KPS Gill: Different countries have had their, shall we say, what they call the Arab Spring. But like all mass movements, after toppling the regimes concerned, it appears they do not know what to do. And this happens, I think, it happens whenever the changes are done without a clear political orientation among those people who are trying to change society. And this is, of course, a larger issue which comes up, the larger issue being that the new technologies that are developing, require a new politics, which has not happened. The political idiom is still the 20th century idiom, or the 18th century idiom, or the 19th century idiom. But what should be the politics of the 21st century, which will be conducive to mankind’s progress? That still has not emerged and I don’t think that there is much thinking going on about that. So, in the Arab world, you had these regime changes and a movement towards democracies, but how these democracies will function is very difficult to say. And the confusion within the Muslim world, I think to a very large extent, is reflected in what is happening in Turkey, and has been happening for the last ten-fifteen years. There is a constant struggle going on, between the fundamentalists and the liberals, within the Muslim mindset. This particular struggle is still, I should say, based on the old ideologies. The question remains, how do you get these things together and work out a relationship between the scriptures of any religion, and the new thought which is emerging out of the new technologies. There is a conflict there, and that is a conflict which has not been resolved…
So that conflict brings about, shall we say, various different types of strands into communities. You just had this shootout in Norway the other day, which was based on that gentleman’s reading of various histories of various religions, including the impact of Islam on those religions. So how the mindset of the people belonging to various religious groups will respond to the new technologies is difficult to say.
There has been much speculation about WMD terrorism and the Islamist terrorists’ efforts to acquire WMD capabilities. How real is this danger?
KPS Gill: But in new technologies are also the weapons of mass destruction. They are the products of technologies, may be a little older, but they are the products of such technologies. How would… if it comes into the hands of terrorist groups or Islamist terrorists, how would they use these technologies is very difficult to predict. You could not predict what Osama bin Laden would do till he did it. And no one could predict that people can use an aeroplane full of people as a missile, and self-destruct and destroy property and kill such a large number of people. Similarly, when such weapons, both biological and nuclear, fall into the hands of terrorist groups, it is very difficult to predict as to how they will use it. Of course, the obvious conclusion would be that they would use it to destroy cultures which they feel are opposed to their own culture. And in that they have already, shall we say, highlighted, the cultures of the Christian West, the Hindu India and the Israelis, as the three main enemies of Islam. So these countries, these cultures, will have to be careful about what may become a grave threat to them, when such weapons fall into hands of the Islamist extremists, who not only see enemies, but they also have an agenda of world domination…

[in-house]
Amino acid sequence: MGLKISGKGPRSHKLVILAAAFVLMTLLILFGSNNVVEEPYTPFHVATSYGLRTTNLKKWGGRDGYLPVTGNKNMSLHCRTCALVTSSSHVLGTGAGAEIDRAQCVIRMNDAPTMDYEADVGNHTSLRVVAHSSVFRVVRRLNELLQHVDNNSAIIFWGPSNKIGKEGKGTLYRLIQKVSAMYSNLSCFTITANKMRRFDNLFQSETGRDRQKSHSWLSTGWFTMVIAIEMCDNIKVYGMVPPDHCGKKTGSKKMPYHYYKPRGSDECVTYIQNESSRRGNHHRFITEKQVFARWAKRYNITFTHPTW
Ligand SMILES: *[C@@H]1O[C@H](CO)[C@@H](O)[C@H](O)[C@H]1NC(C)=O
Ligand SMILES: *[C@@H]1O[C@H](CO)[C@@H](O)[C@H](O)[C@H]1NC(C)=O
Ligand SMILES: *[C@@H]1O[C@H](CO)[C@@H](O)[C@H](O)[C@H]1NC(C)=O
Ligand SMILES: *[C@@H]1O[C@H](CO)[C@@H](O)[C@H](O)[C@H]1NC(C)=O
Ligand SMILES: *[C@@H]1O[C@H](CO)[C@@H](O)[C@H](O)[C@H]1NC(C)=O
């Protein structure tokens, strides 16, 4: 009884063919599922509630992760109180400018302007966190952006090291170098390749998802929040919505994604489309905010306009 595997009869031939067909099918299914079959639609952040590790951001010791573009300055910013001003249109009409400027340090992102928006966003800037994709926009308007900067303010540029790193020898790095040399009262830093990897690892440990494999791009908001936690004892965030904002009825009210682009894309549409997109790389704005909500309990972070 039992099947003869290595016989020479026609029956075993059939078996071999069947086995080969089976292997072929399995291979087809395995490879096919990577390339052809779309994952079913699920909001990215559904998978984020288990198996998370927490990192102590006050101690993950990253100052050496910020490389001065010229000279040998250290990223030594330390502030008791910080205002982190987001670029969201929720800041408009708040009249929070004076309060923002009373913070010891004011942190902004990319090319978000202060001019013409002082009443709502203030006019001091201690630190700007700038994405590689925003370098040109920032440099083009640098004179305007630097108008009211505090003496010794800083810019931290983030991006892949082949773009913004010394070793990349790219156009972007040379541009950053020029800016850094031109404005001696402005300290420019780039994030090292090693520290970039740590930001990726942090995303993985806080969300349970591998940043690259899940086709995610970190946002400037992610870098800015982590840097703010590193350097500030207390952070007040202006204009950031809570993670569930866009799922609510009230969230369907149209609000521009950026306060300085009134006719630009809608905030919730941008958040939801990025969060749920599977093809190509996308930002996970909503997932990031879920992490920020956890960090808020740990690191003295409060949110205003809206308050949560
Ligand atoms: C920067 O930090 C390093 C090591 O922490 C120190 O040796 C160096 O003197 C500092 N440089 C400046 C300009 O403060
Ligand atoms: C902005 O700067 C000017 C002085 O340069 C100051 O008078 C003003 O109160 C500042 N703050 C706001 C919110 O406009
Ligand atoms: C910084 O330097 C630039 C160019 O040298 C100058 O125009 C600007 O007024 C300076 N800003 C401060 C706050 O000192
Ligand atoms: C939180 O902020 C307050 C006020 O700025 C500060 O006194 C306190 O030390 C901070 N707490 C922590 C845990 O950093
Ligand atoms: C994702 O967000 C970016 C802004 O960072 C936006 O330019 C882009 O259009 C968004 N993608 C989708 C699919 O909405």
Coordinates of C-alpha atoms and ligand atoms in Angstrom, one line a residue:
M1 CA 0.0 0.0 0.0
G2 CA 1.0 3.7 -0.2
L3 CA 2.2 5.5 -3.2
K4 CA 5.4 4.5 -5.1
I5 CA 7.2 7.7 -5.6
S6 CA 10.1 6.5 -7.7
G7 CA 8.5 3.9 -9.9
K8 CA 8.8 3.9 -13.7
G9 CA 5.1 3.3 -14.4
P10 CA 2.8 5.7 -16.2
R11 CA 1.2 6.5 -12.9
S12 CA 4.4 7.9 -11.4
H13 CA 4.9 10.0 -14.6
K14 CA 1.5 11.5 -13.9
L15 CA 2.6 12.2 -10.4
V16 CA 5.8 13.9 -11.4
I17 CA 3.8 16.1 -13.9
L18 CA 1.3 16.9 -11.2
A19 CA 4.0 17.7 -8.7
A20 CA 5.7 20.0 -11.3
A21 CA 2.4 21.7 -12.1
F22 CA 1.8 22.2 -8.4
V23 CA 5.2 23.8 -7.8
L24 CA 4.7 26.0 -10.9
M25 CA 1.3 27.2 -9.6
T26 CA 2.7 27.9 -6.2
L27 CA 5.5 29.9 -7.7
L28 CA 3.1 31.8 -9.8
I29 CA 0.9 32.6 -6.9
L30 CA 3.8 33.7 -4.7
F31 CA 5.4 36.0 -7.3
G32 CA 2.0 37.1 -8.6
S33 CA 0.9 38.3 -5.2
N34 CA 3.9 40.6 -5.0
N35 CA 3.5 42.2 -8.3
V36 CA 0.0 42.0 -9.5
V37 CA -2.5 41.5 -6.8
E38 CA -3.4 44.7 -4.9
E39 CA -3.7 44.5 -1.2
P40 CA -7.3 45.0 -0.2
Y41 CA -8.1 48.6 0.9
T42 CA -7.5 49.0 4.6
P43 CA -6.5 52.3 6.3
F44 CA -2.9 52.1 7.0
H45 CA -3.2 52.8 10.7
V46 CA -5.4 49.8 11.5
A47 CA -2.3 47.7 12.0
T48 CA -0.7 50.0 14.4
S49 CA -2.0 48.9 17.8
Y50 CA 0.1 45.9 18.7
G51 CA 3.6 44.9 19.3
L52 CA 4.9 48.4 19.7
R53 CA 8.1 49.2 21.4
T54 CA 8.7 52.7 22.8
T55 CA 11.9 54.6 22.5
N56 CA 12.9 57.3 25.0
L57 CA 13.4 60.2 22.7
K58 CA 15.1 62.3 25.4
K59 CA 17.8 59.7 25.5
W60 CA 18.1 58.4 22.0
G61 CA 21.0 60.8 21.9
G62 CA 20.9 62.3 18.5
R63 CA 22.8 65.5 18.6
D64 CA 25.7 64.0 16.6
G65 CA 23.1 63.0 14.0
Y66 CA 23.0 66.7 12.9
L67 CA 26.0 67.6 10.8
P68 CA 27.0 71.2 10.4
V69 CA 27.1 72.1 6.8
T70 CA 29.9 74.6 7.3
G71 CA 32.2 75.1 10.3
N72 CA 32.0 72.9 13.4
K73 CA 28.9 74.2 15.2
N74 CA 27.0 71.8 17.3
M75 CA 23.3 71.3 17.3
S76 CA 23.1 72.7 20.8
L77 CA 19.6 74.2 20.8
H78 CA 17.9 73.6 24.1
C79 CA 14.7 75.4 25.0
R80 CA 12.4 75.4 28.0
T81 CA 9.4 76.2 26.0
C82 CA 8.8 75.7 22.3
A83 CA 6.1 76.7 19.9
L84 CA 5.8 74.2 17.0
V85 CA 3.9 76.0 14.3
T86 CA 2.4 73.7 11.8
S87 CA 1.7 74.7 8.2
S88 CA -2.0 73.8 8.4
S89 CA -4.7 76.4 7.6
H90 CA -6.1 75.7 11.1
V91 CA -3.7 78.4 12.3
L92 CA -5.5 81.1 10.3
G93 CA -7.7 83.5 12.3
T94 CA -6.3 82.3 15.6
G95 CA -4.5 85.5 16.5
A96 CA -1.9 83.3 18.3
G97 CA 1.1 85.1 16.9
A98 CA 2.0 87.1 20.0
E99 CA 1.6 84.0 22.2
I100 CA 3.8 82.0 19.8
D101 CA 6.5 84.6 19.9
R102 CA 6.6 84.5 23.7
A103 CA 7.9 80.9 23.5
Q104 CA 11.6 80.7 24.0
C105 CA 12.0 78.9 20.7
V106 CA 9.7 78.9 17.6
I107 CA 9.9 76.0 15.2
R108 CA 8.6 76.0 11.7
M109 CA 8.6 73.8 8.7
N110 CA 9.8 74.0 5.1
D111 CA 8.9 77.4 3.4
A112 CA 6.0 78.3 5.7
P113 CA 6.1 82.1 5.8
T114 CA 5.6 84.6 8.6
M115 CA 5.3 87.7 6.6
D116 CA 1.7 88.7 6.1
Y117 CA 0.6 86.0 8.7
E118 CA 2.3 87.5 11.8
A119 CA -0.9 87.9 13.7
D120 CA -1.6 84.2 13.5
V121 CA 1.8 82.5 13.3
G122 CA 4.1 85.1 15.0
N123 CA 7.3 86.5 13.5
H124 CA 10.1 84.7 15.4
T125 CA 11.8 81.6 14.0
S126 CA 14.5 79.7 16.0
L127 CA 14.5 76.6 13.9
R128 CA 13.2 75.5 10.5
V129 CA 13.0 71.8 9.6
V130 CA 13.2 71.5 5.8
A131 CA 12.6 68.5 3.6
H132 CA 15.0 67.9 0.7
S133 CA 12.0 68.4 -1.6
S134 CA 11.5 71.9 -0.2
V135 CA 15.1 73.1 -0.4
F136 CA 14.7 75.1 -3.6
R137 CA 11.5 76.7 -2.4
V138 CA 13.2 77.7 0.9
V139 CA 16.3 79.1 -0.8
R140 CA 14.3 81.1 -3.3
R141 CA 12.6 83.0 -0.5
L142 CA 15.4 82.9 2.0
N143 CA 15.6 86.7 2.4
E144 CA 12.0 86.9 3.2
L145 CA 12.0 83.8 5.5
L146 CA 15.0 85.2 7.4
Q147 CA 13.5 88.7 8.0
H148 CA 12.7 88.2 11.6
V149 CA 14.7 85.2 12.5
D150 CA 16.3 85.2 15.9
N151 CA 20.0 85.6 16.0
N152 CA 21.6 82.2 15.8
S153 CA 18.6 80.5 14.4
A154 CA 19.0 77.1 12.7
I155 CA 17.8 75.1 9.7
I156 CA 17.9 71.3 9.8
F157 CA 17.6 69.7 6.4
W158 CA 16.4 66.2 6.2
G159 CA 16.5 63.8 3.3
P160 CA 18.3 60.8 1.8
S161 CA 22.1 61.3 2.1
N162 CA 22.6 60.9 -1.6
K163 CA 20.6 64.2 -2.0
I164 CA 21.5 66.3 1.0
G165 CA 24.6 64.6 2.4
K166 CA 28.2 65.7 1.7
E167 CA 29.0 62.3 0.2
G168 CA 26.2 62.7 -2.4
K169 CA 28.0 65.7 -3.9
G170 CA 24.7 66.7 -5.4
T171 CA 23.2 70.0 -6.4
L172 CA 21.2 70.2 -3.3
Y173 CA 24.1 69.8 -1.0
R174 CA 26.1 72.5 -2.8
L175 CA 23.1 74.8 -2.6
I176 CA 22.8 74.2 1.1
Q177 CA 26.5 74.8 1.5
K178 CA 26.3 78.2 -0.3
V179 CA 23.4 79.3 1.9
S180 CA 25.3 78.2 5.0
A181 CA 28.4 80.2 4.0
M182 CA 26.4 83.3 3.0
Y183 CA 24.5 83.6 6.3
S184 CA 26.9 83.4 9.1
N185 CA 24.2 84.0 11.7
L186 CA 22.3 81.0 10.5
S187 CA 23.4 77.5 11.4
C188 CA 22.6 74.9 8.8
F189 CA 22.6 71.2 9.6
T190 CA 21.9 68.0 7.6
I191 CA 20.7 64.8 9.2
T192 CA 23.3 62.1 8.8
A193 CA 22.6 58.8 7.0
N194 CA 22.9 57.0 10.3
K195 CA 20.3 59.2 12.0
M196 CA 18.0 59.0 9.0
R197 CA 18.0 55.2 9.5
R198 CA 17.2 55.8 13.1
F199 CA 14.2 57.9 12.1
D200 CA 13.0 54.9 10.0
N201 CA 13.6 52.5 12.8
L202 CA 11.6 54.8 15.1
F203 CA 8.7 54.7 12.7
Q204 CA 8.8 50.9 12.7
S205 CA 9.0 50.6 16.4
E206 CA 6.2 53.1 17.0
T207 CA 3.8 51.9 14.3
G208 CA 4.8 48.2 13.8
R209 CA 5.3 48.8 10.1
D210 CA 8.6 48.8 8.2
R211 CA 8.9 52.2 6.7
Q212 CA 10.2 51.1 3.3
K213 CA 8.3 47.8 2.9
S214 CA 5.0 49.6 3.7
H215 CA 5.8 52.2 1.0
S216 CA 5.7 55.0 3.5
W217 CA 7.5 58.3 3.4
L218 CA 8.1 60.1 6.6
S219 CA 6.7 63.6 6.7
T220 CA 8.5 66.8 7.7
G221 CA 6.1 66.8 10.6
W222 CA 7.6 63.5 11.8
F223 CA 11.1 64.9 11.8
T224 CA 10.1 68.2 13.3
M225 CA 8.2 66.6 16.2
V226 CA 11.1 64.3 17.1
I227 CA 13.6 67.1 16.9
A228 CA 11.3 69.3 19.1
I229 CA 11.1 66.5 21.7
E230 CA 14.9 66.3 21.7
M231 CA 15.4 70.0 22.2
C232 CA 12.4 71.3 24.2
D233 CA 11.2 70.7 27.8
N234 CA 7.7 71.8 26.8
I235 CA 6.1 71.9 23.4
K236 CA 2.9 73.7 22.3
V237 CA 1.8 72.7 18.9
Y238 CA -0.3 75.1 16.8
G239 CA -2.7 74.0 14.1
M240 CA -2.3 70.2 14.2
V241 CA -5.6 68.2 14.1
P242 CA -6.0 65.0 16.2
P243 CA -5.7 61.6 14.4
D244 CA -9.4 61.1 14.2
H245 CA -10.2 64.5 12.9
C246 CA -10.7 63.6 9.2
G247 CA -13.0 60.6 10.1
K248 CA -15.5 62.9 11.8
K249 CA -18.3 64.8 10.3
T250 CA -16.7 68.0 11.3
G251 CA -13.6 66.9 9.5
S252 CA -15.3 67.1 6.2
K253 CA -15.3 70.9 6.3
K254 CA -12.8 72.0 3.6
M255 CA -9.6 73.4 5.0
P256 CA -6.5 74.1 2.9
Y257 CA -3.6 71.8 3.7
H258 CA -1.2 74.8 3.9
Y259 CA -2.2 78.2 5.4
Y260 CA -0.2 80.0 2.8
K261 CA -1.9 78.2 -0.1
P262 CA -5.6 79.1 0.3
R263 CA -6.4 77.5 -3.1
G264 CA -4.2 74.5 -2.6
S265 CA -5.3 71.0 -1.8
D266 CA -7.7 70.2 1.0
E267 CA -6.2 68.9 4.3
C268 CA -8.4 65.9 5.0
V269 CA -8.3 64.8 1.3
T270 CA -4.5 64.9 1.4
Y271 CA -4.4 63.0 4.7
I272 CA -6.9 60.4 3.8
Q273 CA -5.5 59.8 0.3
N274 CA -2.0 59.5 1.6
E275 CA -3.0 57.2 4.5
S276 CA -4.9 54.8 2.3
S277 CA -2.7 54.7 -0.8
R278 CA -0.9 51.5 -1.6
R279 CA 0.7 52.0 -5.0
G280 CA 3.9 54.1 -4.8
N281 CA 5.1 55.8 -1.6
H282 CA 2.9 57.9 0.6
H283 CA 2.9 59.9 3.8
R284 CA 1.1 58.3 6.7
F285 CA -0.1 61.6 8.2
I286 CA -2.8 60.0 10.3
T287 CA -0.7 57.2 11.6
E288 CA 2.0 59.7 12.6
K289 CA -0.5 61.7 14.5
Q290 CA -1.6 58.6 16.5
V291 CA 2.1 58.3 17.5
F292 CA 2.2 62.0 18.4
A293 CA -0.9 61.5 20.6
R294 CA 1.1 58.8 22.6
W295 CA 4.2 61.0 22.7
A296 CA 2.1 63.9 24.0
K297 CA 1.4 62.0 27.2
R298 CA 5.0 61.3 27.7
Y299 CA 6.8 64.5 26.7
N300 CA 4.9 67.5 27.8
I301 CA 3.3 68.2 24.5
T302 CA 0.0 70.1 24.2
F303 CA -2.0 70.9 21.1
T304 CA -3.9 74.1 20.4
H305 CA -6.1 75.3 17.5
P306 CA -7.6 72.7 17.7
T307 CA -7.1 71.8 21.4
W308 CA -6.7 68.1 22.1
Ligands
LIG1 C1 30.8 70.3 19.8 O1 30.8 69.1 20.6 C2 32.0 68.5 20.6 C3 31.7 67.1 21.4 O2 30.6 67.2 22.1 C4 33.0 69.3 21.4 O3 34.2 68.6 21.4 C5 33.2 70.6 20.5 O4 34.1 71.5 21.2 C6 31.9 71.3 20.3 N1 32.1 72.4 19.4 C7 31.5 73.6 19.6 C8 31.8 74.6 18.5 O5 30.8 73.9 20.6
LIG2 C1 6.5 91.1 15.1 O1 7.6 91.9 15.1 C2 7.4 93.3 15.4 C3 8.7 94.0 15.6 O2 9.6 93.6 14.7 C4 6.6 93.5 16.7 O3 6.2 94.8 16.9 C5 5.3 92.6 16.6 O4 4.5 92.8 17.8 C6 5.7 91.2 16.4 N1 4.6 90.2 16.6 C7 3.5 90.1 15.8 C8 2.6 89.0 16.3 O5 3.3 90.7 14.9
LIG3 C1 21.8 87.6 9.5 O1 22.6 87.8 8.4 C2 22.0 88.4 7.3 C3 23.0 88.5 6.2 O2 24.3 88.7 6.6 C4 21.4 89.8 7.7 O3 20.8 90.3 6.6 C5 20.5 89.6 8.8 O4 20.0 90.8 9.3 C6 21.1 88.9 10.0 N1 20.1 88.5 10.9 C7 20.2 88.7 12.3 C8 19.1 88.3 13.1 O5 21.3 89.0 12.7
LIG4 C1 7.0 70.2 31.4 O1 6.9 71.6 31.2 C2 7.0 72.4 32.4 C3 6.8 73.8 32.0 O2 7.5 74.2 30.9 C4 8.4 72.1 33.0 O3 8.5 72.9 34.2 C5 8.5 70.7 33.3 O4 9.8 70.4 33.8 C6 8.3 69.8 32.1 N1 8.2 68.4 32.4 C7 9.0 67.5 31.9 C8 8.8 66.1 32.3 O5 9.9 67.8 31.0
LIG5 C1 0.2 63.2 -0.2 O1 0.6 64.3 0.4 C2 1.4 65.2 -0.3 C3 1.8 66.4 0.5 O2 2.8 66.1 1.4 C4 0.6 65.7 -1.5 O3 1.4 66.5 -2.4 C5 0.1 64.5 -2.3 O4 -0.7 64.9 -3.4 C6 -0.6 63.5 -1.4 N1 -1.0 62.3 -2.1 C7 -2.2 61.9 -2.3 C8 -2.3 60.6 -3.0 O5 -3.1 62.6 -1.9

Is terrorism weakening, or have we entered the age of endless war?
KPS Gill: What happens, say, starting from today, in the next ten years? Does the world continue to live under fear of terror? And that fear is there because incidents keep on happening, which keep on reminding people of what terrorists can achieve or do. So, is the world fated to live with this sort of fear for the remaining 10, 20, 30 years, for the coming 10, 20, 30 years…?
As the spread of education takes place, as a mindset change is brought about, not through a conscious effort of anyone, but through the automatic spread of technology and greater interaction between people in different parts of the world, the number of people espousing the terrorist mindset will reduce… But when will it reduce to a proportion of the population that it becomes negligible, or it becomes totally marginalized, is difficult to say. But ultimately, the world is tending towards that. It is tending towards the ultimate marginalization of terror, and whatever action is being taken by various governments in the world, that is contributing to it, but not to such a large extent, as the automatic spread of technology without any effort, through opening up of trade, through opening up of commerce, through interaction between nations, through easier travel. And probably, this process itself, within the next ten to fifteen years, should lead to a situation where people would not be talking about terror as one of the central issues on our civilizational horizon.
– South Asia Intelligence Review